When I was a kid in Washington back in the 1950s, I used to watch my dad's face change whenever we had to drive across the bridge into Virginia. His jaw would clinch, his eyes would harden, and his body would assume a determined but wary posture, as though he were preparing to enter a battle zone.
In a way, that was exactly what he was doing. In those days before the Brown v. Board decision, Washington was a segregated southern city, but compared to Virginia it was a racial paradise.
The Old Dominion was a place whose governors led the "massive resistance" campaign against school desegregation and where local officials like those in Prince Edward County shut down the entire public school system rather than allow black children to sit in the same classroom as white children. It was, in short, a mean, mean place that camouflaged its viciousness beneath a veneer of drawling Southern gentility while courtly so-called intellectuals like James J. Kilpatrick served up platitudinous rationales for keeping Negroes in their separate and decidedly unequal place on the editorial page of the Richmond Times Dispatch.
All that seemed like ancient history when I moved to Richmond almost four years ago. The Times Dispatch, for example, had a black editor. The governor, Tim Kaine, was a liberal Democrat and former civil rights attorney; his father-in-law, Linwood Holton, had been the moderate Republican governor who a generation earlier had finally halted Virginia's defiance of integration and placed his own children in mostly black Richmond public schools. More proof that Virginia had entered a new era came in 2006, when U.S. Senator George Allen, a neo-segregationist Republican, lost his seat to Jim Webb, a moderate Democrat, after he was caught on videotape hurling an ethnic slur at an Asian American on Webb's staff.
The icing on the cake arrived two years later when Barack Obama moved Virginia from the red column into the blue, the first time a Democratic presidential candidate had won the state in 40 years.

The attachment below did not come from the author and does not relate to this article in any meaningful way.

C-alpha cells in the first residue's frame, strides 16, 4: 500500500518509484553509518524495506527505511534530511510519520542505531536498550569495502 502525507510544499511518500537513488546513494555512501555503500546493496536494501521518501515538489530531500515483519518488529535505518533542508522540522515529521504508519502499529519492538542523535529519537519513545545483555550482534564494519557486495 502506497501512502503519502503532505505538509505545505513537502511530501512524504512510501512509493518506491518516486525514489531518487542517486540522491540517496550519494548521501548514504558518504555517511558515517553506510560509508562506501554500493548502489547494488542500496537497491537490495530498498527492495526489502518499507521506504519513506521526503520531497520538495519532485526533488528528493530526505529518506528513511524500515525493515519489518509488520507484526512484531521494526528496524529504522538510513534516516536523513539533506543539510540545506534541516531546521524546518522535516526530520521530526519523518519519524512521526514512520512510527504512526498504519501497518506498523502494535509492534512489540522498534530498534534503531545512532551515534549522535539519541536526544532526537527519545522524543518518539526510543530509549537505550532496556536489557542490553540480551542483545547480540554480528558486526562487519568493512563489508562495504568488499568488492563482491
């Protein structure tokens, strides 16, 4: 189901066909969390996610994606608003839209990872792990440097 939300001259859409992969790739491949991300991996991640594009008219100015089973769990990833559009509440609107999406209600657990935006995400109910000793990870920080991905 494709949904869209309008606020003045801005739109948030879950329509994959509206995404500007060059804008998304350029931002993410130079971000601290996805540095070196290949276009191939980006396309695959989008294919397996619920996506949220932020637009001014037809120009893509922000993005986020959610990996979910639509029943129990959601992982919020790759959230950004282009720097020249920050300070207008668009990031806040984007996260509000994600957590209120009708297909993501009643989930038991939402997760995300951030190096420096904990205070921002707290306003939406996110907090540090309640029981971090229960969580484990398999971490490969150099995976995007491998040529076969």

I thought the millennium had come.
Curses, foiled again.
Last November, a bland-looking Republican named Bob McDonnell clobbered a hapless and rather unattractive Democratic opponent to put the governorship back in GOP hands. Another Republican, Kenneth T. Cuccinelli, II, became state attorney general. And ever since they were sworn in back in January, the two officials have been hell-bent on driving Virginia back into the bad old days from whence I thought it had escaped.
And then, last week, the contretemps over McDonnell's proclaiming April as Confederate History Month, without even mentioning the issue of slavery, a blatant cave-in to those who cling to the romantic, phony myths about Virginia's past. The move was so blatant and so ugly that the New Virginia immediately began fighting back against this literal whitewashing of history and McDonnell soon conceded that he had made a big mistake and apologized.
But it shouldn't have been necessary for blacks and their allies to protest for a 21st-century governor to know that paying homage to the legacy of the traitors who were willing to dismantle the nation in order to preserve their right to hold other human beings in bondage—men whose triumphant images are enshrined in statues along Richmond's Monument Avenue—is divisive and offensive. As Obama reminded us in an interview with ABC, "when we talk about issues like slavery that are so fraught with pain and emotion, that, you know, we'd better do so thinking through how this is going to affect a lot of people." Amen to that, but in McDonnell's and Cuccinelli's Virginia, I'm not sure that message is being heard. These days, when I drive home to Richmond from my day job in Washington, I get that same clench-jawed, hard-eyed alert but wary attitude my dad used to put on when we drove into Virginia 50 years ago.
Jack White is a regular contributor to The Root.
is a former columnist for TIME magazine and a regular contributor to The Root.